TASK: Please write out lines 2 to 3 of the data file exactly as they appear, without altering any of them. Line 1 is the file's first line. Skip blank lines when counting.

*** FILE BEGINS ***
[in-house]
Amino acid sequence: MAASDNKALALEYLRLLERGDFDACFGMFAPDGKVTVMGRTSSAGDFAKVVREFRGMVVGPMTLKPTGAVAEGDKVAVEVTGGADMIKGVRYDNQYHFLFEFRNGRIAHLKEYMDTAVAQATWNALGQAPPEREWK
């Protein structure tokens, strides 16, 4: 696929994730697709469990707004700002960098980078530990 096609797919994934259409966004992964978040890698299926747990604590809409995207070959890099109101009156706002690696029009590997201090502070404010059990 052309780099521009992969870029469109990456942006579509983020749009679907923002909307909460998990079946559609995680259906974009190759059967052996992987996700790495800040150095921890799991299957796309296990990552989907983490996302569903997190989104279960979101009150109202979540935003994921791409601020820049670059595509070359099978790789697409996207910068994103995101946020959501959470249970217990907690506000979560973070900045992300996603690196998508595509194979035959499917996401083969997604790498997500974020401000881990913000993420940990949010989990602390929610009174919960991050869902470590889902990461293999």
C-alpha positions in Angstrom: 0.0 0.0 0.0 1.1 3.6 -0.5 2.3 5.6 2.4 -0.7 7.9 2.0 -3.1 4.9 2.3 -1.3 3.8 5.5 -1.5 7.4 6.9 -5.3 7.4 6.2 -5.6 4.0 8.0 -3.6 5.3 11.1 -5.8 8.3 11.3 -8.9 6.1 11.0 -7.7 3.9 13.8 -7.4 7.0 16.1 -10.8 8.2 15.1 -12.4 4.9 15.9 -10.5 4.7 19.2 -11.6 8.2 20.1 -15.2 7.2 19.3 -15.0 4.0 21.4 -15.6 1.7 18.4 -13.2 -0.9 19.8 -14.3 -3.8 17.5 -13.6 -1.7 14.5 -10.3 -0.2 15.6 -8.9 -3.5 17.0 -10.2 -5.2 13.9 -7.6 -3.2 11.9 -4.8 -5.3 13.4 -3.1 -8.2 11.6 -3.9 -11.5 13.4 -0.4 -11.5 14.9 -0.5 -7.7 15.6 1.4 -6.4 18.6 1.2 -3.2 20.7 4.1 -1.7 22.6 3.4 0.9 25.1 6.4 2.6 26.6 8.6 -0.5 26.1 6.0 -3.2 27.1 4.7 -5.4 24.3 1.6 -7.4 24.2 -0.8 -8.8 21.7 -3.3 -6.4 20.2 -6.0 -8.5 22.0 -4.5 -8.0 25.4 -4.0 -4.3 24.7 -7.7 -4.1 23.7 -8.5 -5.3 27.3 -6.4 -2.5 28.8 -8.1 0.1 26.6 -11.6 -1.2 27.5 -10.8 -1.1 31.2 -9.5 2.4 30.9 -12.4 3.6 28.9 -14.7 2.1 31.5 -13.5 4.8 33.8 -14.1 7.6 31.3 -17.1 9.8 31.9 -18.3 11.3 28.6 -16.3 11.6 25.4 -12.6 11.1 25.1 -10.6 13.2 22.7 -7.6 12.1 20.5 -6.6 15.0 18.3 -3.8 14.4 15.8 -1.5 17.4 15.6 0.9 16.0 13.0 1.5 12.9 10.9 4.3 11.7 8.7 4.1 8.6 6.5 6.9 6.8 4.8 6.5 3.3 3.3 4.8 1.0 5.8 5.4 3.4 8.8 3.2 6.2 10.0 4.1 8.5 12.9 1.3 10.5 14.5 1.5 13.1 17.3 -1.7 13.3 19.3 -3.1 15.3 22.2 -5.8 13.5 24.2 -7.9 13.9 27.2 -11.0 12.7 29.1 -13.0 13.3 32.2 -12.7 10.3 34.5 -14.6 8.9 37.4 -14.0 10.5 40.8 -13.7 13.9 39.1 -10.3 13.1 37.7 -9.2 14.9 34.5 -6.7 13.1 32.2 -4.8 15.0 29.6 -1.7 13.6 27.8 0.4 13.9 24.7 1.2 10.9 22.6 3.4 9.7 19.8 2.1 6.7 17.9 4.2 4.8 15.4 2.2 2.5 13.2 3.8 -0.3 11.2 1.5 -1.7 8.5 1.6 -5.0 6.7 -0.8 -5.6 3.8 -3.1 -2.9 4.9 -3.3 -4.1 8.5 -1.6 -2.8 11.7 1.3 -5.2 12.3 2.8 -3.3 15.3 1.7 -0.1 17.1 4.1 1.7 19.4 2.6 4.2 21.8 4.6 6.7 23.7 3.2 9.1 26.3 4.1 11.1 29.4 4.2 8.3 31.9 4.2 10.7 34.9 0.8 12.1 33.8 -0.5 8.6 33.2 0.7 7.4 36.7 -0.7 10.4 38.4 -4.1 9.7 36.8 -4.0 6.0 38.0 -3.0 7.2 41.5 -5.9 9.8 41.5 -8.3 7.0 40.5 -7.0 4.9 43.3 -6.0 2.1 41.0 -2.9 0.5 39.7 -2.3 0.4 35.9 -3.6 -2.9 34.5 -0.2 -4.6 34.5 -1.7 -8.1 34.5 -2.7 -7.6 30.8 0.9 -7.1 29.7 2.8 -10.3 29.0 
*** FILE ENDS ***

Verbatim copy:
Amino acid sequence: MAASDNKALALEYLRLLERGDFDACFGMFAPDGKVTVMGRTSSAGDFAKVVREFRGMVVGPMTLKPTGAVAEGDKVAVEVTGGADMIKGVRYDNQYHFLFEFRNGRIAHLKEYMDTAVAQATWNALGQAPPEREWK
């Protein structure tokens, strides 16, 4: 696929994730697709469990707004700002960098980078530990 096609797919994934259409966004992964978040890698299926747990604590809409995207070959890099109101009156706002690696029009590997201090502070404010059990 052309780099521009992969870029469109990456942006579509983020749009679907923002909307909460998990079946559609995680259906974009190759059967052996992987996700790495800040150095921890799991299957796309296990990552989907983490996302569903997190989104279960979101009150109202979540935003994921791409601020820049670059595509070359099978790789697409996207910068994103995101946020959501959470249970217990907690506000979560973070900045992300996603690196998508595509194979035959499917996401083969997604790498997500974020401000881990913000993420940990949010989990602390929610009174919960991050869902470590889902990461293999």